If your spouse has died, being surrounded by his belongings might provide great comfort. Removing her clothing from the closet might feel too final and bring up too much sadness so there they remain. In the months after his passing, you might still buy his favorite cereal. After your spouse’s death, every little thing reminds you of her and sometimes its months or years to take a step back and decide what to do with all her things. What DO you do with all the things that meant so much to the one who meant the world to you?

  • There’s no time limit: Even if people are telling you to take down the photos and give everything to Goodwill, know nobody can tell you when it’s the right time for YOU to go through your loved ones things. Going through your loved one’s belongings can be incredibly exhausting and emotionally draining and if you’re battling traumatic grief and all the symptoms that come with it: PTSD, chronic anxiety, insomnia, adrenal fatigue and other health issues, you really need to pace yourself when it comes to events that trigger you or are just too much at the moment. I have learned that the body is incredibly good at protecting your mind from getting too overwhelmed all at once. I believe your body will also tell you when it’s the right time for you to face going through items and deciding what to keep and what to give away. Might be months, might be years. It’s OK, the stuff isn’t going anywhere so give yourself the time you need.
  • Art: When I decide to keep something of my late husband’s I think very hard about how I want to use it. I try to display things in a way that have meaning to me and a story behind, but something that is not overtly a shrine or altar. I think, “How can I create art out of this?” Another widowed friend I have hired someone on Etsy to make bears and pillows out of her husband’s clothing. I chose to have quilts made. Other ideas include:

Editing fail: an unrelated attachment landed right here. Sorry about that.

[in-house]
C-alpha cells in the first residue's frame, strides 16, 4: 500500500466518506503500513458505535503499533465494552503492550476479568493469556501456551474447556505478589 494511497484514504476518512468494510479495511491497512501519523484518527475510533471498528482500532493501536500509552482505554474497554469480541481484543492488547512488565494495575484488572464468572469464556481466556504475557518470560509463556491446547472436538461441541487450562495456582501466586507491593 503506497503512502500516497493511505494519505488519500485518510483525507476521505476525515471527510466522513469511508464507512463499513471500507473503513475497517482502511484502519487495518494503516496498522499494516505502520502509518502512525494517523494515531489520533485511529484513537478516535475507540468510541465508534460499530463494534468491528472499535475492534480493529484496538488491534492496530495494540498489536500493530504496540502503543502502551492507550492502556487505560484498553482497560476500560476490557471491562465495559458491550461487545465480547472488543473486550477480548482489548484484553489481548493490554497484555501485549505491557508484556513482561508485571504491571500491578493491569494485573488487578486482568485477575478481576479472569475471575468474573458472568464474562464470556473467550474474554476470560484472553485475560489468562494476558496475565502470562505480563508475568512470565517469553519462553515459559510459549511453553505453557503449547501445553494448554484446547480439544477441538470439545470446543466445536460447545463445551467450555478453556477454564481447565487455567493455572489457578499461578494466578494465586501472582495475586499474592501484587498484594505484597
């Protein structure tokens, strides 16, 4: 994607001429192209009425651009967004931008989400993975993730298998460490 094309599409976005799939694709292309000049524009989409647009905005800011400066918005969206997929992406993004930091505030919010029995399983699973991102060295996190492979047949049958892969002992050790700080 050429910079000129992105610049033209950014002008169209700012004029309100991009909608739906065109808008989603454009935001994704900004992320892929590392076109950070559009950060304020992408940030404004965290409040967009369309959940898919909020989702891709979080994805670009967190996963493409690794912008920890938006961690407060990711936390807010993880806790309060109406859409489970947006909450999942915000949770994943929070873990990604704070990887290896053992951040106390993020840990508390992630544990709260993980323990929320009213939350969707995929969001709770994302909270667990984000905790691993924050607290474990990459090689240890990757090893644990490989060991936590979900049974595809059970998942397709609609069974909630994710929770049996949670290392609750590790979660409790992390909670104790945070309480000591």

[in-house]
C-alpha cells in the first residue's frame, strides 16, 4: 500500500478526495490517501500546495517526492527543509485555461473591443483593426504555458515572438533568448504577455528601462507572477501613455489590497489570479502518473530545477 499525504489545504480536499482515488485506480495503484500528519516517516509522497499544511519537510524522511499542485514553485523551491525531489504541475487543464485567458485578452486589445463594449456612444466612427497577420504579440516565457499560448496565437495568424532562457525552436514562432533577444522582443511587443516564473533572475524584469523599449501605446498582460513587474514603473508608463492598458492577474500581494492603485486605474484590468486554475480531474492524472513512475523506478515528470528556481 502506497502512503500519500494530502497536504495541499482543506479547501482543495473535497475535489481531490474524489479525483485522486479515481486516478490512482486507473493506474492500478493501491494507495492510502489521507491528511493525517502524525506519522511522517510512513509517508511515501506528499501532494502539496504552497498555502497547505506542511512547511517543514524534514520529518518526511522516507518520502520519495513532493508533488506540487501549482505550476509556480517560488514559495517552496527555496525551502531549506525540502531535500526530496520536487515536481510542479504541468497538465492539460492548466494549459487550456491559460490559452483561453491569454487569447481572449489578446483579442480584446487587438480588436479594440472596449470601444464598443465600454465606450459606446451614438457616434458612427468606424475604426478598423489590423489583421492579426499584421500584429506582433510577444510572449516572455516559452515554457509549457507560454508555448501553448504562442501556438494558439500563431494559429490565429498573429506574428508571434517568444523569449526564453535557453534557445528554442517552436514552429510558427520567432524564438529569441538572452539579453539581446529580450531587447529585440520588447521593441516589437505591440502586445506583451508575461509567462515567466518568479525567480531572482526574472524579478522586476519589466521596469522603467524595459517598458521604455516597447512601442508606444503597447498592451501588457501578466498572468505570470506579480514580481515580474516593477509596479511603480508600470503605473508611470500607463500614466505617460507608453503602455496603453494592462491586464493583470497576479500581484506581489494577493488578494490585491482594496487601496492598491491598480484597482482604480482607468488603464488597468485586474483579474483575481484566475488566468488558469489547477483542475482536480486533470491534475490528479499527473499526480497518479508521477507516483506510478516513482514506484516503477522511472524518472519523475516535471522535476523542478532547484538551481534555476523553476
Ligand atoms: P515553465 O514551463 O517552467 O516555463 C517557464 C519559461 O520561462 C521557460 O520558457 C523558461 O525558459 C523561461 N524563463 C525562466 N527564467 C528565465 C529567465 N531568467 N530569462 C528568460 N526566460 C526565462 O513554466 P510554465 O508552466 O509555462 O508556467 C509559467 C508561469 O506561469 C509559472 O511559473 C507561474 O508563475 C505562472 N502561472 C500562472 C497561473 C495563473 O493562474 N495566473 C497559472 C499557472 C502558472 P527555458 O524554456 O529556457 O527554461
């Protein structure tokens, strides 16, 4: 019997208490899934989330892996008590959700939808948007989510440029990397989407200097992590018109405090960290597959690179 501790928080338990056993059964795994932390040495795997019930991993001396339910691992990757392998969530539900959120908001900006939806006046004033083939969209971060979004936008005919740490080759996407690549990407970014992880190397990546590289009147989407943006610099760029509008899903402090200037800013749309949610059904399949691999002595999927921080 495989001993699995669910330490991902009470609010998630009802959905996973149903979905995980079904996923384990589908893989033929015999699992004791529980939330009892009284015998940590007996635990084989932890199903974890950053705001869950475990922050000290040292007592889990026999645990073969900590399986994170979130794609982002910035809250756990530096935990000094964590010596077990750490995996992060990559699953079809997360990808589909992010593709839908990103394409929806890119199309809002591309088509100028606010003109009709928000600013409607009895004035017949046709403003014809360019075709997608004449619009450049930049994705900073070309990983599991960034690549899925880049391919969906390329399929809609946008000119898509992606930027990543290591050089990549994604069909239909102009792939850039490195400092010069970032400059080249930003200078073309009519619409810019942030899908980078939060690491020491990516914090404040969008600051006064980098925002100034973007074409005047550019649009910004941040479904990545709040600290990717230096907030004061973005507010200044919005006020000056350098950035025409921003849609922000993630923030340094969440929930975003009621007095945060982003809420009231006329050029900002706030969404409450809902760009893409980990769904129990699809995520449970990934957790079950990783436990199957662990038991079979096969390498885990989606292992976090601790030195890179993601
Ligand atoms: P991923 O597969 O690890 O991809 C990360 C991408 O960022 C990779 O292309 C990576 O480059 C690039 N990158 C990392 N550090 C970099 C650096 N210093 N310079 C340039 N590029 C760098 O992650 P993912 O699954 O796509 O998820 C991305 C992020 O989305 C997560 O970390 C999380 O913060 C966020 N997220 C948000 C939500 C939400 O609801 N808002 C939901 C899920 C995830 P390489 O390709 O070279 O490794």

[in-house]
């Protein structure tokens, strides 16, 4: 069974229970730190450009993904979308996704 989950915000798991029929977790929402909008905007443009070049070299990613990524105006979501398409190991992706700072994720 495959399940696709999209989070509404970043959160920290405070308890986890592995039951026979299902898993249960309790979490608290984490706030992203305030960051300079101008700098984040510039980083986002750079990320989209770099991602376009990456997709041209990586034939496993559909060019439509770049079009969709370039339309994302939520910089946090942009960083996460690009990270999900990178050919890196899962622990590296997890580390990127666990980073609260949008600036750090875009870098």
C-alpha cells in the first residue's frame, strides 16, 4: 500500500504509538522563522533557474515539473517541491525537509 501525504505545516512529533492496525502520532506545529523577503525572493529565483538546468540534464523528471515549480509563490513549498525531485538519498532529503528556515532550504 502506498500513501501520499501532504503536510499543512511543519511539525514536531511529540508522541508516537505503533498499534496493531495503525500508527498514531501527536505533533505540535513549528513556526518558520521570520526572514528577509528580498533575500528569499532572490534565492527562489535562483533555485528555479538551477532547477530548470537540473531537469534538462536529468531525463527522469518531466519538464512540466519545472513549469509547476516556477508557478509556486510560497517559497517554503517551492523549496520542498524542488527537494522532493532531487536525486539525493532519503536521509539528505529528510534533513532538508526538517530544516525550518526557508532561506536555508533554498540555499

• shadow boxes you can buy at hobby stores and display smaller meaningful items
    • You can scan handwritten letters and writings and make a photo book out of them
    • Re-purpose furniture and decoupage paper memories—just a little or a lot, up to you
    • Create montage videos and photo books
  • Donate: You don’t always have to ship off boxes to random donation centers if that feels to impersonal and scary to just leave your precious loved one’s belongings to be handled. You could be a part of the donation process. Finding places to volunteer at and personally giving away items to people you feel moved to give to may help you feel closer to your loved one, but also feel like their items are helping other people. For instance, visiting a shelter for single moms and donating your wife’s clothing. Or going to serve in low-income housing and giving a coat or shoes to a dad in a family that wouldn’t have any otherwise. It’s incredibly difficult to let go of these items, but seeing them benefit others may ease the pain a little—when you’re ready and have given yourself the permission to do so.